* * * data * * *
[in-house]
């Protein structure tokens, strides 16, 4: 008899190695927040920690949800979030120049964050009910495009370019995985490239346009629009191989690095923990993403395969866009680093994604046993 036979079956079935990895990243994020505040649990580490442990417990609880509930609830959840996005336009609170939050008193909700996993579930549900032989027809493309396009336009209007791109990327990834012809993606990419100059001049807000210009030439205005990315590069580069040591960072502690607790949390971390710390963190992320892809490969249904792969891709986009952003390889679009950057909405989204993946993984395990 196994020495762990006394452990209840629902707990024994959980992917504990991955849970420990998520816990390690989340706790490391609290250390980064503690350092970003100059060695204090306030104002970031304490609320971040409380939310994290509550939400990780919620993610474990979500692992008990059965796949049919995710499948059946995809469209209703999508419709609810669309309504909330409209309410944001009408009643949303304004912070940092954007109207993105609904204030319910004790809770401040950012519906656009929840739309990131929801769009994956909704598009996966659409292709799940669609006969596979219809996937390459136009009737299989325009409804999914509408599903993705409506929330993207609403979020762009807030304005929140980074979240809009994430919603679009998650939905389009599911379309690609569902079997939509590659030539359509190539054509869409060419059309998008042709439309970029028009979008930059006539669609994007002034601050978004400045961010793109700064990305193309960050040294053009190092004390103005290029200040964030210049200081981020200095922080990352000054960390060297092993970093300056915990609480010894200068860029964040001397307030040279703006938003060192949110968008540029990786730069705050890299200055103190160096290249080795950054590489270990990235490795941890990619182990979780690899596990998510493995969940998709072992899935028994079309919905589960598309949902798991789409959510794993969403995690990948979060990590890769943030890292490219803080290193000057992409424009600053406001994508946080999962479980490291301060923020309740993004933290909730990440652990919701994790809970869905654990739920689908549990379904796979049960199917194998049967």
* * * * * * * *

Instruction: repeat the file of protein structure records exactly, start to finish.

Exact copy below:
[in-house]
């Protein structure tokens, strides 16, 4: 008899190695927040920690949800979030120049964050009910495009370019995985490239346009629009191989690095923990993403395969866009680093994604046993 036979079956079935990895990243994020505040649990580490442990417990609880509930609830959840996005336009609170939050008193909700996993579930549900032989027809493309396009336009209007791109990327990834012809993606990419100059001049807000210009030439205005990315590069580069040591960072502690607790949390971390710390963190992320892809490969249904792969891709986009952003390889679009950057909405989204993946993984395990 196994020495762990006394452990209840629902707990024994959980992917504990991955849970420990998520816990390690989340706790490391609290250390980064503690350092970003100059060695204090306030104002970031304490609320971040409380939310994290509550939400990780919620993610474990979500692992008990059965796949049919995710499948059946995809469209209703999508419709609810669309309504909330409209309410944001009408009643949303304004912070940092954007109207993105609904204030319910004790809770401040950012519906656009929840739309990131929801769009994956909704598009996966659409292709799940669609006969596979219809996937390459136009009737299989325009409804999914509408599903993705409506929330993207609403979020762009807030304005929140980074979240809009994430919603679009998650939905389009599911379309690609569902079997939509590659030539359509190539054509869409060419059309998008042709439309970029028009979008930059006539669609994007002034601050978004400045961010793109700064990305193309960050040294053009190092004390103005290029200040964030210049200081981020200095922080990352000054960390060297092993970093300056915990609480010894200068860029964040001397307030040279703006938003060192949110968008540029990786730069705050890299200055103190160096290249080795950054590489270990990235490795941890990619182990979780690899596990998510493995969940998709072992899935028994079309919905589960598309949902798991789409959510794993969403995690990948979060990590890769943030890292490219803080290193000057992409424009600053406001994508946080999962479980490291301060923020309740993004933290909730990440652990919701994790809970869905654990739920689908549990379904796979049960199917194998049967």